4. Antoine
    I don’t think it is fair to make the accusation that Joshua’s marriage colors his view. You know nothing of his wife’s political view, which makes your accusation unfair to two people not only to one

    Three of the Professor’s brothers-in-law are officers in the Syrian Army, one of them supposedly got killed by “armed gangs” in Banyas back in April. His father-in-law is a retired Admiral in the Syrian Navy. I am sure you know every person’s opinion is colored by his environment.

  5. OTW,
    agree very much.
    first on Rosen, to clarify yes, he is definitely not in the top of analysts. I don’t even see him as an analyst hardly at all actually – although he was writing more as such lately on AJ.
    Nor is he the best reporter in the quality of anthony shadid or others.. who are much better writers.
    but I feel he has his top spot for – his exceptional ability at trench reporting and getting his self into incredible locations. He did that in Iraq. He did that in Lebanon in a way nobody else could. That has to do ironically not with high up connections but rather with literally his personality, and physical being even – and clearly his ability to be like a good ethnographer would… blend right into his object of interest’s milieu and cultural environment and gain their trust. This is a great talent.
    Do I agree with every word of his ‘analysis’, certainly not. But we have to take what he has – that is direct quotes with some gratitude.
    Yes, i think he can defend himself, correct.

    as for Joshua, you are right – I am being kind, maybe too kind, but I am not interested to nail him to a wall – when the fat lady hasn’t even sung yet…in fact not even close to singing.
    plus, i still feel Joshua though careless at times- I just don’t believe he is in bad faith.
    What is bizarre about SC- and specifically this particular post in question..is that it doesn’t even sound like Joshua…
    the phase II phase III stuff was strange and not his area of expertise anyways… like to know if this was really his – idea…

    Secondly -you know the guy is on NPR every other day of the week now – or on NewsHour and the like…and… frankly, he sounds – at least in tone – completely different to me – than he does on SC. I felt this all year. I am not sure whether that is due to audience pull on SC or to American news outlets.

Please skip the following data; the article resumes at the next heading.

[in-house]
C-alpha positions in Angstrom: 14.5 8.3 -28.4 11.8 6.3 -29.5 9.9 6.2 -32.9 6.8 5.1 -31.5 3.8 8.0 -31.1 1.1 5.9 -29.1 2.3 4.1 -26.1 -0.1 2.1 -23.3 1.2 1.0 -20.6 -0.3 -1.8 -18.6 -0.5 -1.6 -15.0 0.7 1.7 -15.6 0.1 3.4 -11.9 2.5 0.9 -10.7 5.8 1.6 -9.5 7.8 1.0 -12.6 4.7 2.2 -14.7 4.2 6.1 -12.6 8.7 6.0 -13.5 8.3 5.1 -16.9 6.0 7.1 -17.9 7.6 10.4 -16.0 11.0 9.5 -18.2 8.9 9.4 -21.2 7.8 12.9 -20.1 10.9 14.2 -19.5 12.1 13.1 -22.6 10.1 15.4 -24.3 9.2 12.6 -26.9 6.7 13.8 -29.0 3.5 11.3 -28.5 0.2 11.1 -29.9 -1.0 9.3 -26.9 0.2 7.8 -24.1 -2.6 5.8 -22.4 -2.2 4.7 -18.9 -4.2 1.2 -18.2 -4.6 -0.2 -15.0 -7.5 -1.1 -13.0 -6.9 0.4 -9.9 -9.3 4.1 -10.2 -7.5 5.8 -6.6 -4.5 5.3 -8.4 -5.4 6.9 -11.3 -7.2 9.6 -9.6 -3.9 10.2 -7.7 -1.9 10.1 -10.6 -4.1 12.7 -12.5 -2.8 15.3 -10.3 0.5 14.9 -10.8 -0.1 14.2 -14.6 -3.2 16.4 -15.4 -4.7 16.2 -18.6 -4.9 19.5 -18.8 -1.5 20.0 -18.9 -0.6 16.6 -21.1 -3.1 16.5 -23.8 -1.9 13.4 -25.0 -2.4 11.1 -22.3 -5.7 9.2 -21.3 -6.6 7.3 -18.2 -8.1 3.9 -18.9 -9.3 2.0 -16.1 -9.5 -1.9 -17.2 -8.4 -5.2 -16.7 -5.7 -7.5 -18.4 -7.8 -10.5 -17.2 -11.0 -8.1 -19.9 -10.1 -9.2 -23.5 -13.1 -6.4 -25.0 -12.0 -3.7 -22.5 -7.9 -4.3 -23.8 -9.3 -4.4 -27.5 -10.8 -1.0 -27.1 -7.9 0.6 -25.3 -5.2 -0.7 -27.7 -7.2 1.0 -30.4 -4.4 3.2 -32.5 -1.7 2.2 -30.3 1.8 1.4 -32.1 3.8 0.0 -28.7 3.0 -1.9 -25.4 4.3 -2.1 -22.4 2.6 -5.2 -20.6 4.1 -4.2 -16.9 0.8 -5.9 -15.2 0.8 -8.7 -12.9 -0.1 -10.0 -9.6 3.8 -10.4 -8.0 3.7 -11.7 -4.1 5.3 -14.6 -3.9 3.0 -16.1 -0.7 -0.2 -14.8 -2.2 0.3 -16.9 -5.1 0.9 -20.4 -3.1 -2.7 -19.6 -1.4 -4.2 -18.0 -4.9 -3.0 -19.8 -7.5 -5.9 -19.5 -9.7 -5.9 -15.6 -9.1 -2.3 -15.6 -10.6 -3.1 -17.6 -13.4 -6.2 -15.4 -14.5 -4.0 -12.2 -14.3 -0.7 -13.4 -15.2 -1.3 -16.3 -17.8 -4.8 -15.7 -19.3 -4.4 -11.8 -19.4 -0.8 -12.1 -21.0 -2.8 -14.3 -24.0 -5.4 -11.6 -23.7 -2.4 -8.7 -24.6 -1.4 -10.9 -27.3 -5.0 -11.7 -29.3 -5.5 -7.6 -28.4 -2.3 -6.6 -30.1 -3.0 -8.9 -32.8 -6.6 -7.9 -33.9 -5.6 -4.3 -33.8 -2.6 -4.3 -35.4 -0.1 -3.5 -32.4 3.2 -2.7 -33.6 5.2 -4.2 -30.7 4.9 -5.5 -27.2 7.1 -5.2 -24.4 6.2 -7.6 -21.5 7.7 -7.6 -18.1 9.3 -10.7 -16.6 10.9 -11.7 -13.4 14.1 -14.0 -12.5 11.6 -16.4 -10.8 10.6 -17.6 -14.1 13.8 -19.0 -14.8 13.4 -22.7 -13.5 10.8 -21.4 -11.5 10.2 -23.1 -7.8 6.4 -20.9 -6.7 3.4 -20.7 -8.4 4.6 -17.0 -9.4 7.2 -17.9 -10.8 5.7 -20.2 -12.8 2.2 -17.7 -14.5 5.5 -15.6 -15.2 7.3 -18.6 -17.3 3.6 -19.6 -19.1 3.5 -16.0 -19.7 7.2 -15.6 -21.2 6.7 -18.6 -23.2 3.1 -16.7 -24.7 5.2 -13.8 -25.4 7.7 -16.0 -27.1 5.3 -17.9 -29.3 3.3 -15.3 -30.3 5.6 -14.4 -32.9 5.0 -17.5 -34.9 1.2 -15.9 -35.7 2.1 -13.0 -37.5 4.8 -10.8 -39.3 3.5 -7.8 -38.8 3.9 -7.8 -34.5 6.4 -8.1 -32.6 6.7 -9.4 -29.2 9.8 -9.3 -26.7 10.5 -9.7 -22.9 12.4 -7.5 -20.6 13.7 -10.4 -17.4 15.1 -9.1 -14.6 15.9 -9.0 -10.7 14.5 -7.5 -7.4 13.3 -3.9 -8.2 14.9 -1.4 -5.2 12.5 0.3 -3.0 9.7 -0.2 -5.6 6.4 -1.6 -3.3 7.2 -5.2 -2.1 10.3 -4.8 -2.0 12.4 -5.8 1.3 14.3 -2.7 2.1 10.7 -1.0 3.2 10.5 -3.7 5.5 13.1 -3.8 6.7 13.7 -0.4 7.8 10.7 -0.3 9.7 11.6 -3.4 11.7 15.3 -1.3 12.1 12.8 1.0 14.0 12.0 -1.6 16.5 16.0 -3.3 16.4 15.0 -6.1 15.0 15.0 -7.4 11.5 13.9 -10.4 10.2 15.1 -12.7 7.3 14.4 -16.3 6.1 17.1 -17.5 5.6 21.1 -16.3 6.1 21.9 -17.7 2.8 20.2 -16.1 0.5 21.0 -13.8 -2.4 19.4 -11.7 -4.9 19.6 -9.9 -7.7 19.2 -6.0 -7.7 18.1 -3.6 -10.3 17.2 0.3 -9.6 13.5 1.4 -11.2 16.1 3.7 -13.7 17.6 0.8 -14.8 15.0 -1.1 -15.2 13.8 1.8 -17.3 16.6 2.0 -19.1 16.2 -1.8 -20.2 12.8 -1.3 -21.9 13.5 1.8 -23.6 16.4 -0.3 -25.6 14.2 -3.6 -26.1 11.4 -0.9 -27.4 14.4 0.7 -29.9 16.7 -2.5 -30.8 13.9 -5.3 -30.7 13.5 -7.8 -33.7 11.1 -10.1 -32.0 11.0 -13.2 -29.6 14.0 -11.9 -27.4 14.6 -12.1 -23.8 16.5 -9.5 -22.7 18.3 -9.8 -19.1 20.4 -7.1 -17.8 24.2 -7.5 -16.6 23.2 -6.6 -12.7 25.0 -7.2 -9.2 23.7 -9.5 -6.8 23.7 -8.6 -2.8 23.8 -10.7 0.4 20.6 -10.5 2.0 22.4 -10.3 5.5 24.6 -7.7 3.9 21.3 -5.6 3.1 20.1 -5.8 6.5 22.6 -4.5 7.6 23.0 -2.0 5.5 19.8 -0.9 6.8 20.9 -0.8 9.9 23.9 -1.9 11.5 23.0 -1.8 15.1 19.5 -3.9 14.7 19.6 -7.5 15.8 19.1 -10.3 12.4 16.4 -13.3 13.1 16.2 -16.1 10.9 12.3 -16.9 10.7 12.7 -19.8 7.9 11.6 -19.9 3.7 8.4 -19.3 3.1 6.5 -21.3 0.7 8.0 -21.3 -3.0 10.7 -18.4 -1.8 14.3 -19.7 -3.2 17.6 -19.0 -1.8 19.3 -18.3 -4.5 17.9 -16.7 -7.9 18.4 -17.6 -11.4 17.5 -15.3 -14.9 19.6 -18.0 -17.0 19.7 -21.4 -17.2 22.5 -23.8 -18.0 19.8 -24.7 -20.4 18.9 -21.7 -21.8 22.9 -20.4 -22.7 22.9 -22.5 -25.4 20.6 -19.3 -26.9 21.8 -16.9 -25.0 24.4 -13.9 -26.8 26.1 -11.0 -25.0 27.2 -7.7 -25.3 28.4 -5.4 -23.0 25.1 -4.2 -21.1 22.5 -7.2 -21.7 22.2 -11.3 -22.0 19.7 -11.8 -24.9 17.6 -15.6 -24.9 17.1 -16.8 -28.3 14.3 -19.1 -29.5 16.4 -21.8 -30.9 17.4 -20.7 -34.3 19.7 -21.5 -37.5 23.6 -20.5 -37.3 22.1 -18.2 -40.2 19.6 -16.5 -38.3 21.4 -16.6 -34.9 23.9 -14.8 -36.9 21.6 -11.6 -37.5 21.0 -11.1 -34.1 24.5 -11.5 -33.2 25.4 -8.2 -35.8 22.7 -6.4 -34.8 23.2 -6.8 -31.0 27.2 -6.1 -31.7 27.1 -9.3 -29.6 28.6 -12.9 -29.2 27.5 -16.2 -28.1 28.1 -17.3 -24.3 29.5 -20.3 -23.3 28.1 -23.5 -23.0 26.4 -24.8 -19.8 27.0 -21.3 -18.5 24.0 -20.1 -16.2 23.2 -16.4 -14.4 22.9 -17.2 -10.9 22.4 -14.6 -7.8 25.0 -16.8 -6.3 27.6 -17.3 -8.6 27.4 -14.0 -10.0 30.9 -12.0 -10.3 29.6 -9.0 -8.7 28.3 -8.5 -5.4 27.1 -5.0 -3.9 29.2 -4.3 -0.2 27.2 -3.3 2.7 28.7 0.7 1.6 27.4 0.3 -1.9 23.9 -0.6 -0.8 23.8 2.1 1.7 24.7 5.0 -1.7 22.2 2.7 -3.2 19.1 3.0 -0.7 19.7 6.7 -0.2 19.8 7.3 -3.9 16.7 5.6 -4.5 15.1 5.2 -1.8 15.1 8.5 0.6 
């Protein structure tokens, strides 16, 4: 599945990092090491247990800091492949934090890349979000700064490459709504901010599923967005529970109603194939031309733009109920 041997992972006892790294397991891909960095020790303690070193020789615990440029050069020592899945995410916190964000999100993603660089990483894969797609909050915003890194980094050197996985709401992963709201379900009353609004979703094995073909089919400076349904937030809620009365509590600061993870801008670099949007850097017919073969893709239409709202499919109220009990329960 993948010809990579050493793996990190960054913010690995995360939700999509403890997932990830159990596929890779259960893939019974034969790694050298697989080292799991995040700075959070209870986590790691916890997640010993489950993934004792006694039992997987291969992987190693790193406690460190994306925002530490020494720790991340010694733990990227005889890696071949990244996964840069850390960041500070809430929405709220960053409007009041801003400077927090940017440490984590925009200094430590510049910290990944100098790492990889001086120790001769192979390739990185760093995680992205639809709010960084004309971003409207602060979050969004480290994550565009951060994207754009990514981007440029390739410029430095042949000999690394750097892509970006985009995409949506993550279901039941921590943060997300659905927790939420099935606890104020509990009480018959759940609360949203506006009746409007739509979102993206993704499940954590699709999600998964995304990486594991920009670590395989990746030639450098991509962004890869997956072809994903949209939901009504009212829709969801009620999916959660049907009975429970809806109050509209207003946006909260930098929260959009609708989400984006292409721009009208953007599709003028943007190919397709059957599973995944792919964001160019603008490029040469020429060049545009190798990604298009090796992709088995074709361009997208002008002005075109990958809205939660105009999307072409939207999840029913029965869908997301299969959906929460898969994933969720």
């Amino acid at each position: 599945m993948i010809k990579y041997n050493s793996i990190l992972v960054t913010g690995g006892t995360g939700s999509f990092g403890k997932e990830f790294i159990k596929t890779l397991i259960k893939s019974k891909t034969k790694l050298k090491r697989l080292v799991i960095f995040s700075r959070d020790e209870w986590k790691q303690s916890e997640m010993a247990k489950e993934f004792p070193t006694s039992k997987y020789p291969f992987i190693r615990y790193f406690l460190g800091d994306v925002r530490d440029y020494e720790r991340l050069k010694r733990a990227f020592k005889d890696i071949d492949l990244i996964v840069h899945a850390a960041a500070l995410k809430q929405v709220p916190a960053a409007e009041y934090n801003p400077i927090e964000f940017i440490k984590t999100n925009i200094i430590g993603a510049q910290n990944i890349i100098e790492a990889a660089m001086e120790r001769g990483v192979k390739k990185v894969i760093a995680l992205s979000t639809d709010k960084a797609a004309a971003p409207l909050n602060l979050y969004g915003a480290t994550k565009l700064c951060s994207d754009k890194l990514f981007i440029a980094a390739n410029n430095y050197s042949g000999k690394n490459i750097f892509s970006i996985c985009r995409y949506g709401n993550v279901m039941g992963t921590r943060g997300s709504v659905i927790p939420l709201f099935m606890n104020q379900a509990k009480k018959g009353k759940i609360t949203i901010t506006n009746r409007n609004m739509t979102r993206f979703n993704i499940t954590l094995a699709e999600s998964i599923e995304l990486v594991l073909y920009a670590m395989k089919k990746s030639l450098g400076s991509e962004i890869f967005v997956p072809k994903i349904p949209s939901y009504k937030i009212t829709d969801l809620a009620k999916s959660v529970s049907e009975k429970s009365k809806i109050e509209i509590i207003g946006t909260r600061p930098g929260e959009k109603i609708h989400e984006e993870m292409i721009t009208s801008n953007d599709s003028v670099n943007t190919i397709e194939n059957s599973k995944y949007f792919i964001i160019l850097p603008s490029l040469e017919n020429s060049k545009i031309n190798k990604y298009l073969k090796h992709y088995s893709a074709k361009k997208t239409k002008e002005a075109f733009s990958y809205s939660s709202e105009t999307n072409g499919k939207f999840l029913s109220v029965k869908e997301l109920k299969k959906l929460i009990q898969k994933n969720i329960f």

but I give him the benefit of the doubt.
    You are correct- he could be doing so much more…..for analysis than he is right now. I could say the same for you – though…. but I forgive you because you have another job and life, whereas this is Joshua’s business.
    I agree with your critique….and the the comparison to someone like Saleh. No doubt.
    But again, I get somewhat defensive because ….like Rosen, I am not about to skewer the person as if every great work they did across the last seven years that we all appreciated previously is somehow now completely null and void and all suspect because right now they aren’t doing and saying what each one of us wants of them. I think it is unfair and hypocritical.
    Frankly I can’t find hardly one person I know now who is either saying or doing what I would like them to be doing or saying… regarding Syria. Not one. Granted my circle isn’t big enough…but still – I think it is pretty indicative of the travesty and tragedy of the situation.

  6. Zenobia
    Well said. I am not for skewering either and I am delighted to find that you are of the same POV. Thanks

    There is a new post by Syrian Hamster. He does skewer a “class” of people repeatedly.

  7. Nir Rosen, by the way, was caught lying barefaced in Iraq. The guy is a spy.

  8. You know what ‘antoine’…. you have been voicing these same paranoid thoughts about all the ‘infiltrators’ and potential spies for months now – albeit formerly under your other blog tag names ….